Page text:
(n.) In audio, special filters used in measuring loudness levels and in noise measurements of equipment. The filter weights certain frequency bands higher than others. The objective is to obtain measurements that correlate closely with the subjective perception of noise. Weighting filters are band-limiting filters that compensate for the fact that the ear’s loudness vs. frequency response is not flat. Four weighting filter designs are described below:
- A-weighting The A-curve is a wide bandpass filter centered at 2.5 kHz, with ~20 dB attenuation at 100 Hz and ~10 dB attenuation at 20 kHz. It heavily attenuates the low end, with a more modest effect on high frequencies. It is the inverse of the 30-phon (30 dB-SPL) equal-loudness curve of Fletcher Munson. This is the least revealing scale.
- C-weighting The C-curve is flat but has very limited bandwidth, with -3 dB corners at 31.5 Hz and 8 kHz, respectively.
- ITU-R 468-weighting This filter was designed to maximize its response to the types of impulsive noise coupled into audio cables as they pass through telephone weighting filters switching facilities. It also correlates well with noise perception since modern research has shown that frequencies between 1 kHz and 9 kHz are more annoying than indicated by A-weighting curve testing. The ITU-R 468-curve peaks at 6.3 kHz, where it has 12 dB of gain (relative to 1 kHz). From that point, it gently rolls off low frequencies at a 6 dB per octave rate, but it quickly attenuates high frequencies at ~30 dB per octave (it is down -22.5 dB at 20 kHz, relative to +12 dB at 6.3 kHz).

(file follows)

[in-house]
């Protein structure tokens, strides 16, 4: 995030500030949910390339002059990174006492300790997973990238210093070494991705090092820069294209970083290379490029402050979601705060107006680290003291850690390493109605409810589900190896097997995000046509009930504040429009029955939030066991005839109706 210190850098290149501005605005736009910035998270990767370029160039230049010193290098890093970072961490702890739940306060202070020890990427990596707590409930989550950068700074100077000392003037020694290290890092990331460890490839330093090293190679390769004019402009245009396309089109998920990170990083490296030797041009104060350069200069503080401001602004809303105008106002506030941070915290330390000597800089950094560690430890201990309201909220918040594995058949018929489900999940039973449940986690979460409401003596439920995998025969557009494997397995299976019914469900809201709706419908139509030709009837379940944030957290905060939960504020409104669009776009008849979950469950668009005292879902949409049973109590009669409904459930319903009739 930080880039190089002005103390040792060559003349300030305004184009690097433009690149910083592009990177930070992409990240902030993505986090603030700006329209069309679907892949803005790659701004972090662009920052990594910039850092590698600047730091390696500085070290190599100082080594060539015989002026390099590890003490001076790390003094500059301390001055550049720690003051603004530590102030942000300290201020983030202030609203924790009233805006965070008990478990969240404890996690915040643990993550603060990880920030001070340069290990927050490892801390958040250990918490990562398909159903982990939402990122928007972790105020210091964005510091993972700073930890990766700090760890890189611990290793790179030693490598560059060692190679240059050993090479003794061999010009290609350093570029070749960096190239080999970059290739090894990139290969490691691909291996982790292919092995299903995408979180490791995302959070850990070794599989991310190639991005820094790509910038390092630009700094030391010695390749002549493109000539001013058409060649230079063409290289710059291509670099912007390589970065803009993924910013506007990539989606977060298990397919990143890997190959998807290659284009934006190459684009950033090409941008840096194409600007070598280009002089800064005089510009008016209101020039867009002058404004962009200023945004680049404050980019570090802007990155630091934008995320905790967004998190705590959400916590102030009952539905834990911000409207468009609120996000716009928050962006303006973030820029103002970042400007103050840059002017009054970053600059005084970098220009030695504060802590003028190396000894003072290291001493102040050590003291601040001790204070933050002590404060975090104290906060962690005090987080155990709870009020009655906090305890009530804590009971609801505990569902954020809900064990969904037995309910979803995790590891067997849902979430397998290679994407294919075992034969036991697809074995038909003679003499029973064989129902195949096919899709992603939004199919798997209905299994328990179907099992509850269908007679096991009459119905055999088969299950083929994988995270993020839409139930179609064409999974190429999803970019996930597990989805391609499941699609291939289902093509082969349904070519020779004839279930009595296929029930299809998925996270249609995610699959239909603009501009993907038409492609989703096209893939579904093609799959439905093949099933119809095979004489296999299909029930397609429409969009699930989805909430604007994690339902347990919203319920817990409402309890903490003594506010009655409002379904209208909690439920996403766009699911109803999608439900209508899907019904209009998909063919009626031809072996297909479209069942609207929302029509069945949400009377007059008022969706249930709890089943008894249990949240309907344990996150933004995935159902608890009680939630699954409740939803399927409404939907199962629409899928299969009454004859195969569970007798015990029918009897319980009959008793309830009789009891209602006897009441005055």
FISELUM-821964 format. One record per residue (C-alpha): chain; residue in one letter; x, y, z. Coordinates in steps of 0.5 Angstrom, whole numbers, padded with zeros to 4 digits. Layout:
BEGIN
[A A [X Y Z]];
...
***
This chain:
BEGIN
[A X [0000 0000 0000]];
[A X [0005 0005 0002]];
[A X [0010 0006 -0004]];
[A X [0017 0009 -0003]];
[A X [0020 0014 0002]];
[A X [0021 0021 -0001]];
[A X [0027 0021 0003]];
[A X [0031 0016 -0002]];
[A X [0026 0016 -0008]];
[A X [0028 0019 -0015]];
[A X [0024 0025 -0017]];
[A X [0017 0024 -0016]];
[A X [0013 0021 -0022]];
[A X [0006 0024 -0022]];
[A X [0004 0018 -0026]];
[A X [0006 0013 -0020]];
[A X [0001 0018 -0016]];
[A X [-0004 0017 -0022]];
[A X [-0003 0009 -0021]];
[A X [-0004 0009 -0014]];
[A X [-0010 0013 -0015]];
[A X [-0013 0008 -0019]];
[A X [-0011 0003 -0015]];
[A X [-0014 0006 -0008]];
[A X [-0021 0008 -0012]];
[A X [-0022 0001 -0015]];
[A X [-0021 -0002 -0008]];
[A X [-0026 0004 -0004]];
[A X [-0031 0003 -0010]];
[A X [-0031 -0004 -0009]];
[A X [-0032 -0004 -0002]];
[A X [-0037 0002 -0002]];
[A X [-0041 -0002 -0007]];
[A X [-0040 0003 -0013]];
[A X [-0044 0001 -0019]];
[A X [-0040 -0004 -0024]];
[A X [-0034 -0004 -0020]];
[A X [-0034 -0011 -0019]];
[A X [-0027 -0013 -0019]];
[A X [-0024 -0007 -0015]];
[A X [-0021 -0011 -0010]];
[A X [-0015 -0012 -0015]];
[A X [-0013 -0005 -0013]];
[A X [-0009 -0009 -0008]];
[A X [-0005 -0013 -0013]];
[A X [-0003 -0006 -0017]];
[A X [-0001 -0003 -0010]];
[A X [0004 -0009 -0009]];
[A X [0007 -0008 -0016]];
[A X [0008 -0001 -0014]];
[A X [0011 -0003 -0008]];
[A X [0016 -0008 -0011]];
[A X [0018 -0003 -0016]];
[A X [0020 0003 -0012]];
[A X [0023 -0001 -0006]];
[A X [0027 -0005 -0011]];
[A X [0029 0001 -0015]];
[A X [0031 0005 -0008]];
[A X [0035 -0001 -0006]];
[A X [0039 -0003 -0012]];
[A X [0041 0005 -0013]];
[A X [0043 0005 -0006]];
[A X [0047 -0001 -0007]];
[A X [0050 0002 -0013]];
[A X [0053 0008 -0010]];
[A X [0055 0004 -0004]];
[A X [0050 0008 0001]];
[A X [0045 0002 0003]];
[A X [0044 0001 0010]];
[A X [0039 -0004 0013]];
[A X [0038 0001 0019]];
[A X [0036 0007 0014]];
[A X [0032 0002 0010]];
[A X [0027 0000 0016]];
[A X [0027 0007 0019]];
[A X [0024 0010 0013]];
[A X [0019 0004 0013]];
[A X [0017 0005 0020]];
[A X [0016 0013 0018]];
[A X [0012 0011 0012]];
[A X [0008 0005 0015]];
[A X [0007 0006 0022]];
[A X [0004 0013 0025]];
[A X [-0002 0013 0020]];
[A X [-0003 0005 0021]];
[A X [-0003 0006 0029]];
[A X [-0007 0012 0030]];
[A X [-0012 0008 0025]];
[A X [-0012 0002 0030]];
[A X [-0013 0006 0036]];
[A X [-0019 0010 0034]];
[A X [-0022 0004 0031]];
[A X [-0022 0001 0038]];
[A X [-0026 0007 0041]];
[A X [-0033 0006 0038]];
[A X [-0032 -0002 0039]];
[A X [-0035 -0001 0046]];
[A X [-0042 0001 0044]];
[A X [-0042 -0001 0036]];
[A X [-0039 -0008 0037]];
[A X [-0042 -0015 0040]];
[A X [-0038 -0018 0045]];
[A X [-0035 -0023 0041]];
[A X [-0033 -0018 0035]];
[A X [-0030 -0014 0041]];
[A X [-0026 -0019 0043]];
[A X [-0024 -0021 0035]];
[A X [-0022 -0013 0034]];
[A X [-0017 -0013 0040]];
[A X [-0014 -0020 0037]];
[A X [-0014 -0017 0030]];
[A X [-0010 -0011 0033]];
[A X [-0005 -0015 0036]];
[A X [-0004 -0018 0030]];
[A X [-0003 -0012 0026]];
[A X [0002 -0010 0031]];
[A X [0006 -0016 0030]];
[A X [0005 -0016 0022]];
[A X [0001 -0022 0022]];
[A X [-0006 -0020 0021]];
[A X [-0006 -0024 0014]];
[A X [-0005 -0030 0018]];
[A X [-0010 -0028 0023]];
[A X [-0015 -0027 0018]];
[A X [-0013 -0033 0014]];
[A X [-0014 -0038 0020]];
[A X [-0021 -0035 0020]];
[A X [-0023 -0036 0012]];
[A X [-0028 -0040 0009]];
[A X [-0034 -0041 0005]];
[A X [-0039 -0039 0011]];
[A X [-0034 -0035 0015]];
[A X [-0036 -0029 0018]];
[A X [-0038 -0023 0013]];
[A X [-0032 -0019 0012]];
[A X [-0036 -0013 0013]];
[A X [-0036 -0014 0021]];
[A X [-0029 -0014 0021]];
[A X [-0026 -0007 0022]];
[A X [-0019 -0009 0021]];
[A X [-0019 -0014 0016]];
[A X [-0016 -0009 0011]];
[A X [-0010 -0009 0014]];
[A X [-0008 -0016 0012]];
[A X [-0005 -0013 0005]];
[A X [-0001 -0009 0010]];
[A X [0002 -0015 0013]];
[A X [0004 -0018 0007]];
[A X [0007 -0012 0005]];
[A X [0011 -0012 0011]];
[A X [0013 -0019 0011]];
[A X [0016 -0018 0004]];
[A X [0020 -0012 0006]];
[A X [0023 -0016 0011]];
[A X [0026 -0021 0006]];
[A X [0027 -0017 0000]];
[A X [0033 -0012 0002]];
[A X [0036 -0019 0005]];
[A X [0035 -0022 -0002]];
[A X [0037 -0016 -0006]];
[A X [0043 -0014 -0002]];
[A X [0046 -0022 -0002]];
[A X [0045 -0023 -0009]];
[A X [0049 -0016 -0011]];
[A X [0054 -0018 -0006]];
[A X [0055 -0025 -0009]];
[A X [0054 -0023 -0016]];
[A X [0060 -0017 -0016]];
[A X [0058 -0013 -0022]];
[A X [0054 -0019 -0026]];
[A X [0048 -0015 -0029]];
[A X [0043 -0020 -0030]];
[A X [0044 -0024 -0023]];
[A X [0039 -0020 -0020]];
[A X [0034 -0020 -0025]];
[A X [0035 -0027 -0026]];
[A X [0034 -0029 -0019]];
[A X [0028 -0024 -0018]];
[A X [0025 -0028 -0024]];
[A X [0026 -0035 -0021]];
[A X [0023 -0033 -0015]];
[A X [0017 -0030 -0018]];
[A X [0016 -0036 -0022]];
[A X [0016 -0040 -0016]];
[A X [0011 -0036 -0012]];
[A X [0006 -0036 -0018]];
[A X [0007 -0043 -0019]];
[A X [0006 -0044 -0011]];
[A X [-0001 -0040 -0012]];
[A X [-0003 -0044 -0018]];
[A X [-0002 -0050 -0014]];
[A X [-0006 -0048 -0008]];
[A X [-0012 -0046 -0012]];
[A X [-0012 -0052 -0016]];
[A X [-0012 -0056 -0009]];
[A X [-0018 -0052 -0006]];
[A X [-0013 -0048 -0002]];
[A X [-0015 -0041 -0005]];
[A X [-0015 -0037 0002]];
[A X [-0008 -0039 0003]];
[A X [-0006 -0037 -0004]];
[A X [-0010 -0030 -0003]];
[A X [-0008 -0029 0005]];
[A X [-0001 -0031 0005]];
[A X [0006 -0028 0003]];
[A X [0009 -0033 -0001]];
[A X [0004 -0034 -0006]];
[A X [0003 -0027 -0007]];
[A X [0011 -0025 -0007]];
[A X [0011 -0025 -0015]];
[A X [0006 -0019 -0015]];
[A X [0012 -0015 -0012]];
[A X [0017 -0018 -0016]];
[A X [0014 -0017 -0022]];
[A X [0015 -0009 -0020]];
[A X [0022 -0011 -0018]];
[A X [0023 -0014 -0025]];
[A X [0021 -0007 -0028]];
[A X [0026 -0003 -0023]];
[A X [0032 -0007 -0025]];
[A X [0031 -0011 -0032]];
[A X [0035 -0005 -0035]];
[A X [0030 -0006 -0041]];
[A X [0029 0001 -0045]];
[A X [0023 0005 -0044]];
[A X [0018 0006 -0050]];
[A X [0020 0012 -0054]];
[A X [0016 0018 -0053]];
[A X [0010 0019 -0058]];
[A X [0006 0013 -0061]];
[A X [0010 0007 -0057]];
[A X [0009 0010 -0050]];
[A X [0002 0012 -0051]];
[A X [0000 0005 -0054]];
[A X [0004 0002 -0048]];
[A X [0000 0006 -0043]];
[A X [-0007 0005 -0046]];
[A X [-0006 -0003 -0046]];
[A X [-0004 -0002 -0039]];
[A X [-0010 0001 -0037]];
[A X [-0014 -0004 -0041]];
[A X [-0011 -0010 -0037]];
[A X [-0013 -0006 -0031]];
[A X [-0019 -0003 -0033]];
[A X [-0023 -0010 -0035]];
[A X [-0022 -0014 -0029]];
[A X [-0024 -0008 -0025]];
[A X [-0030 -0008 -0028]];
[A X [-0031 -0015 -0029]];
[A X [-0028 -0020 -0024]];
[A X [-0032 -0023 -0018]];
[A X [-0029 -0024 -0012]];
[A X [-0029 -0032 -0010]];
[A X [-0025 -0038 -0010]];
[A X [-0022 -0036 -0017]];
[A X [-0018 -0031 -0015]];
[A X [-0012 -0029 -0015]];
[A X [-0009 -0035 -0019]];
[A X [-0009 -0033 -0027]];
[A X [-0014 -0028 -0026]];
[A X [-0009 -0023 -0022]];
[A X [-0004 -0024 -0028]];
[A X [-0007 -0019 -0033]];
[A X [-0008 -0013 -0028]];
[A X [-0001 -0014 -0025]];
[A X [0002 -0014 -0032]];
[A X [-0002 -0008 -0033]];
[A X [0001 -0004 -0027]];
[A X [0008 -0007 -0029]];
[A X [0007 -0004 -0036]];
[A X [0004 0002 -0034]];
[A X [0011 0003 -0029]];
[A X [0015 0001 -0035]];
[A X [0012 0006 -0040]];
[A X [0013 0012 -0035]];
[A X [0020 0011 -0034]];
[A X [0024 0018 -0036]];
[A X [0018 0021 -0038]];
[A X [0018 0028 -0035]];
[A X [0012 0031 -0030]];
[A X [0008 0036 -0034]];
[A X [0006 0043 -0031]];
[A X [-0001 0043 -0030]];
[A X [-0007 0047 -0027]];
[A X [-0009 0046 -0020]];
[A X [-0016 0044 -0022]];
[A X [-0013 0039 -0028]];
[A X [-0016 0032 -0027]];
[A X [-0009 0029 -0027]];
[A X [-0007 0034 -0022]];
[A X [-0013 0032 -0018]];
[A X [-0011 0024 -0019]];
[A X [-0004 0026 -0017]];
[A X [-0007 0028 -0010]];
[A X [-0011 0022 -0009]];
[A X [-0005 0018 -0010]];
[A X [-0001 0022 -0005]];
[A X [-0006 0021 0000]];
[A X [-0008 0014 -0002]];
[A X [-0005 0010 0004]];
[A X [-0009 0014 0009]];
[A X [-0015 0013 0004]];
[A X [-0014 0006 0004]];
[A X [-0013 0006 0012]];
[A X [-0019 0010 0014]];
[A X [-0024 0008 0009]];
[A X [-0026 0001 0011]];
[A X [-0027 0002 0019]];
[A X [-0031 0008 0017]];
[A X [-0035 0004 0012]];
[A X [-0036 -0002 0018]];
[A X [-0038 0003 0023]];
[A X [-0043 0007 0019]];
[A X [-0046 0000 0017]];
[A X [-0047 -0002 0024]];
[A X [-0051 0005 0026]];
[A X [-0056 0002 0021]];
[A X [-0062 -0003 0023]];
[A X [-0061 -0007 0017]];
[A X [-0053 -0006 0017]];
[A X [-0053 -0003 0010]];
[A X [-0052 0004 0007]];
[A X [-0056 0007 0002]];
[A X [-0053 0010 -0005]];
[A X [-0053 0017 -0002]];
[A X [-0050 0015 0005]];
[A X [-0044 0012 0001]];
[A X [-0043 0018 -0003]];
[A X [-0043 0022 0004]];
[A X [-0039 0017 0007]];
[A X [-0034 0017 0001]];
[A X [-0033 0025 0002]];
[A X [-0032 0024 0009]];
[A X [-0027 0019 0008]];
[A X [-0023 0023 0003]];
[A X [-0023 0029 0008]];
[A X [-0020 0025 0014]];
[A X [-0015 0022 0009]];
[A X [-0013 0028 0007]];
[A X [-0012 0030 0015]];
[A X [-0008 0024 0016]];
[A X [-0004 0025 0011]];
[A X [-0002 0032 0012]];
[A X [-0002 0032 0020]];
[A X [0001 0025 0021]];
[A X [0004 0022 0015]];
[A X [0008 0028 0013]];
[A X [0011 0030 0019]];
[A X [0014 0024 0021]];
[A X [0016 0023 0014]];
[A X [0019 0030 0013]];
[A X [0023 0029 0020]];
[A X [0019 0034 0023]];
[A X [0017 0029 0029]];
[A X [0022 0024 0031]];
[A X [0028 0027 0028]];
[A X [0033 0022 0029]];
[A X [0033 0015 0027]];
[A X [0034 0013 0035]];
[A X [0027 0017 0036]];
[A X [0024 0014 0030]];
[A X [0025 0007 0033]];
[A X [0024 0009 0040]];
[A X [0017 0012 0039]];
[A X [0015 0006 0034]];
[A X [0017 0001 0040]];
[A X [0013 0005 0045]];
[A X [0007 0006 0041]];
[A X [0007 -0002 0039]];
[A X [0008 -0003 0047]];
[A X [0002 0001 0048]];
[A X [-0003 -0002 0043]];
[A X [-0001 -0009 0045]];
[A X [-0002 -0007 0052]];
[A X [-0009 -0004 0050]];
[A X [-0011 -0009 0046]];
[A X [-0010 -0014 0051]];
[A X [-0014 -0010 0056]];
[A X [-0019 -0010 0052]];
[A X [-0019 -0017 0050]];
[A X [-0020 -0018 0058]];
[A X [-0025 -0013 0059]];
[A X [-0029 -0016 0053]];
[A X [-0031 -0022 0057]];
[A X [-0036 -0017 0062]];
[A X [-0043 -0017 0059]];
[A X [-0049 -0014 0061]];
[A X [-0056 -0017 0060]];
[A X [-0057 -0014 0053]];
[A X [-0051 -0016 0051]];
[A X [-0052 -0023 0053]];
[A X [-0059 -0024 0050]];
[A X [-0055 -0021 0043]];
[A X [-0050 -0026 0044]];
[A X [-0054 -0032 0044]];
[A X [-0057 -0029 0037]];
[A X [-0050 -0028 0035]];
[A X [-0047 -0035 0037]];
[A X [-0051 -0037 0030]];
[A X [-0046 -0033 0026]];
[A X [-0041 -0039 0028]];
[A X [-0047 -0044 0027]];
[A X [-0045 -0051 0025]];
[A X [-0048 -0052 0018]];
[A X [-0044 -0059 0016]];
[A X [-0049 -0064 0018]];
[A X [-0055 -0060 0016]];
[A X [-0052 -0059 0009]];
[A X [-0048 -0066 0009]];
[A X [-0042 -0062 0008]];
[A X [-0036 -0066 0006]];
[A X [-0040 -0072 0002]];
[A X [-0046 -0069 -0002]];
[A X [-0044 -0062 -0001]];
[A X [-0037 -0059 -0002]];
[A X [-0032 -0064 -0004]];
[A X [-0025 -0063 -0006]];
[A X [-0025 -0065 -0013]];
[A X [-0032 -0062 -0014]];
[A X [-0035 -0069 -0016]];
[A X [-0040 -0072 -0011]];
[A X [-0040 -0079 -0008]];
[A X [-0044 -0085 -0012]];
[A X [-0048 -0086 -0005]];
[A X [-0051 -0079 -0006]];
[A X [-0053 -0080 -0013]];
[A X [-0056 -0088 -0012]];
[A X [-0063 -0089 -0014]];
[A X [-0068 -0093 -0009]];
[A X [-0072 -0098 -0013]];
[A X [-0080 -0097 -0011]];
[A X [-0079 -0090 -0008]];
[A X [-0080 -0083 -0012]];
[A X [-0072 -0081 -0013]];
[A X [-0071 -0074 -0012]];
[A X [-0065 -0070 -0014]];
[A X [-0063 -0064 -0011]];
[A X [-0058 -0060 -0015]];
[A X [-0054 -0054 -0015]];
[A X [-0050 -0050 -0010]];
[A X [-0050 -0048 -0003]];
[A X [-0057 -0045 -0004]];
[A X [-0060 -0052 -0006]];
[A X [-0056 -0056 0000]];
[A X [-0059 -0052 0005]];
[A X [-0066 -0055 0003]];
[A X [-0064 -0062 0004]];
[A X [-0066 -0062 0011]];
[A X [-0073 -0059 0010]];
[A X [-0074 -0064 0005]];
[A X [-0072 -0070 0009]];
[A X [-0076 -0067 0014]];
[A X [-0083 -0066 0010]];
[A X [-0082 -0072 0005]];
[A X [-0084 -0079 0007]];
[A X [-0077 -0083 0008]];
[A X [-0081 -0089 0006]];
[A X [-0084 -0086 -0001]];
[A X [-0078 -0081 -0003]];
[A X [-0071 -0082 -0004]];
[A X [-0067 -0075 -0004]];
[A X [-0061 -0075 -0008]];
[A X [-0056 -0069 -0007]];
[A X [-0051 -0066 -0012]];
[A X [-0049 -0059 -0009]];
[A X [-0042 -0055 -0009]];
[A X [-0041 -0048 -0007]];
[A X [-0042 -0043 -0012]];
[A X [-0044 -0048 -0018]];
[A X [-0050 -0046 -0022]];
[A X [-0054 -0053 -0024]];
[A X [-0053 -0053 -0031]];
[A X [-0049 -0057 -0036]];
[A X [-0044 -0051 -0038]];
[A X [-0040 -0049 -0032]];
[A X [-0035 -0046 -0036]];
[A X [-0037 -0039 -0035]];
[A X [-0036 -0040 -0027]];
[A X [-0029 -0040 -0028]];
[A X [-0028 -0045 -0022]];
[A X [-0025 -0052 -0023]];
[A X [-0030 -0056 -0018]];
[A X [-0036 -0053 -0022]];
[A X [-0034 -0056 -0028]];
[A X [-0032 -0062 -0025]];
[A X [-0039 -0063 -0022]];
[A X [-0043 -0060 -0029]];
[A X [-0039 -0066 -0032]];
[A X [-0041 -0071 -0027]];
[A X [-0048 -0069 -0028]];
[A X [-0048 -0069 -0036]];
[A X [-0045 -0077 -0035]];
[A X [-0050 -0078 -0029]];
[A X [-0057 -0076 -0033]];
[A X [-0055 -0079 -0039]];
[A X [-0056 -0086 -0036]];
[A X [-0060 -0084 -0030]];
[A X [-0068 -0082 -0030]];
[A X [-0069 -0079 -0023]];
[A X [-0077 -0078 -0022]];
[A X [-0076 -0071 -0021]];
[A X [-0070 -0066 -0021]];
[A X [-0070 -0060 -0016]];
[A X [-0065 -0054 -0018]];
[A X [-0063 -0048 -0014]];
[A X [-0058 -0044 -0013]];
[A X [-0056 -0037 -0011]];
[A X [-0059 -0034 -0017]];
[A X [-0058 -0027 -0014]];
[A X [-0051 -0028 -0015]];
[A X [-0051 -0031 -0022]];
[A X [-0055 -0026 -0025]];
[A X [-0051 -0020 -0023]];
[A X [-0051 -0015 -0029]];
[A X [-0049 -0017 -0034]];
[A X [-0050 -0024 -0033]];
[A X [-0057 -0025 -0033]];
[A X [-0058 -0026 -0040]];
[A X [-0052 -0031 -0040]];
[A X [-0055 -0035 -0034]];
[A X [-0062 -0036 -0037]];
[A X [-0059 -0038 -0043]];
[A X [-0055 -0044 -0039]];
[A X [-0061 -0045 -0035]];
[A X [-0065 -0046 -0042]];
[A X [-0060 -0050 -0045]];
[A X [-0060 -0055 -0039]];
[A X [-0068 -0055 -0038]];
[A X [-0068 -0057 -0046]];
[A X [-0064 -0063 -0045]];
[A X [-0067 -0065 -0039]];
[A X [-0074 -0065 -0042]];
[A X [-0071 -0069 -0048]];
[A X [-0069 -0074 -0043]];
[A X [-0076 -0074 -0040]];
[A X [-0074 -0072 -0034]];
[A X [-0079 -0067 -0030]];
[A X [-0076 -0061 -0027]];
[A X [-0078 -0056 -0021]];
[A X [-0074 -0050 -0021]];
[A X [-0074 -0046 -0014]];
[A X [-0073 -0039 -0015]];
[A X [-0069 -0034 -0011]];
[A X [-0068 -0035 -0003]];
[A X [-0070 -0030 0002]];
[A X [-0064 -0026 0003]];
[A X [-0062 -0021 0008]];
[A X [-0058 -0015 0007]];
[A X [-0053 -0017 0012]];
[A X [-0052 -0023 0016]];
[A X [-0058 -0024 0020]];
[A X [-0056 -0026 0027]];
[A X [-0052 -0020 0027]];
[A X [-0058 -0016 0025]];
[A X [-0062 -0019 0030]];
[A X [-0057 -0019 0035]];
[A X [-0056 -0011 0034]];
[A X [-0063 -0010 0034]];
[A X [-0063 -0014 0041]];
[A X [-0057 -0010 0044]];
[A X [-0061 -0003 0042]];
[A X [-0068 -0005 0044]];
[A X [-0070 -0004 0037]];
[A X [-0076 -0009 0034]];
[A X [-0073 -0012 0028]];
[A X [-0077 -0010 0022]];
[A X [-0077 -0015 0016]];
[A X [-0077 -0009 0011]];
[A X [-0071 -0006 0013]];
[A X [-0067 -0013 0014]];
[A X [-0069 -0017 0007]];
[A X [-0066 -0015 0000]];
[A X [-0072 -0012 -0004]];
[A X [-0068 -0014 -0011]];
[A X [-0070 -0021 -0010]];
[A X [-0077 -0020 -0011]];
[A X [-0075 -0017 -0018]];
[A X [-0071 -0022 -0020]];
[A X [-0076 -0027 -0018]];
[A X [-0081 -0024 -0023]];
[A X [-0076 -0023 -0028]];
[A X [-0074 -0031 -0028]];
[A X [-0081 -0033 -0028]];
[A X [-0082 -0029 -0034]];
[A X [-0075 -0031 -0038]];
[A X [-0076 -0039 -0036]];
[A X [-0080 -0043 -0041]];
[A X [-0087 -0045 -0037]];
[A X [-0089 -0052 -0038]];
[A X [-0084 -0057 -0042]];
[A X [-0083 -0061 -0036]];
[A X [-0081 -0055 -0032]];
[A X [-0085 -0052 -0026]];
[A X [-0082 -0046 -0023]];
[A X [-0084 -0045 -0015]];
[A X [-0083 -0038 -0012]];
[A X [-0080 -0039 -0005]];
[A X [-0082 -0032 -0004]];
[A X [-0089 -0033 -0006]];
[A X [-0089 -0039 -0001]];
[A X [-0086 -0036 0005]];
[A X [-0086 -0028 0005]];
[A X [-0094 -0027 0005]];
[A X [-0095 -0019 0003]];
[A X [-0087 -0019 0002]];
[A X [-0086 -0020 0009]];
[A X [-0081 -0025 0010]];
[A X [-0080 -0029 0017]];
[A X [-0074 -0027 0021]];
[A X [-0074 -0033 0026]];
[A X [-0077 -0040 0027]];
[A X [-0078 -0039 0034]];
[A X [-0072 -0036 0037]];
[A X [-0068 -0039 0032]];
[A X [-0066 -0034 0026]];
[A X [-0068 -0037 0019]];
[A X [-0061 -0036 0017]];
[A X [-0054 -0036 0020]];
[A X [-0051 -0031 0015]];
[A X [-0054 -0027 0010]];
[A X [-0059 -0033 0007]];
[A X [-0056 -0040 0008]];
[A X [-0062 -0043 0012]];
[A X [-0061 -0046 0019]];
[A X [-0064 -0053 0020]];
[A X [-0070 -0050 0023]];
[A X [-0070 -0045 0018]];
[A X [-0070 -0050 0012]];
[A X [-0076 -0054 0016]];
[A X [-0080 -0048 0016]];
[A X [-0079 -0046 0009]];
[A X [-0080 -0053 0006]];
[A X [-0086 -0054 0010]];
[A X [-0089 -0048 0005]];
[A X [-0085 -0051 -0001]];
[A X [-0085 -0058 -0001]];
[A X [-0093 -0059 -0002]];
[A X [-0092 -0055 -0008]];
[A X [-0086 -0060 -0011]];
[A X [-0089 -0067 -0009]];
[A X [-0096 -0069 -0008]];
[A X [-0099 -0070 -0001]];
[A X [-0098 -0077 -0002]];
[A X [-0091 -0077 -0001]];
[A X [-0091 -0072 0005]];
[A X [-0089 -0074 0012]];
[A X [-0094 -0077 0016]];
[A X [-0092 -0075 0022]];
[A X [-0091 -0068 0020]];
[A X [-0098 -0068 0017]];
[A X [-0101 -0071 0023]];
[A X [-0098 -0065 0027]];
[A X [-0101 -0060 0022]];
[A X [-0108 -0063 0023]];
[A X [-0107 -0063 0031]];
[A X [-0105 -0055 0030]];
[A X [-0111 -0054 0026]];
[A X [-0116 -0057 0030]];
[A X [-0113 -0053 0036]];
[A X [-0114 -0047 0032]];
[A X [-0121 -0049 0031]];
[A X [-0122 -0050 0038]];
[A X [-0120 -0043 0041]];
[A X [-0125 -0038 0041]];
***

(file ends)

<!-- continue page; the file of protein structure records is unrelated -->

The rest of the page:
- ITU-R (CCIR) 2 kHz-weighting This curve is based on the ITU-R 468 curve. Dolby Laboratories proposed using an average-response meter with the ITU-R 468-curve instead of the true quasi-peak meters used by the Europeans in specifying their equipment. They also shifted the 0 dB reference point up from 1 kHz to 2 kHz, sliding the curve down 6 dB. This became known as the ITU-R ARM (average response meter).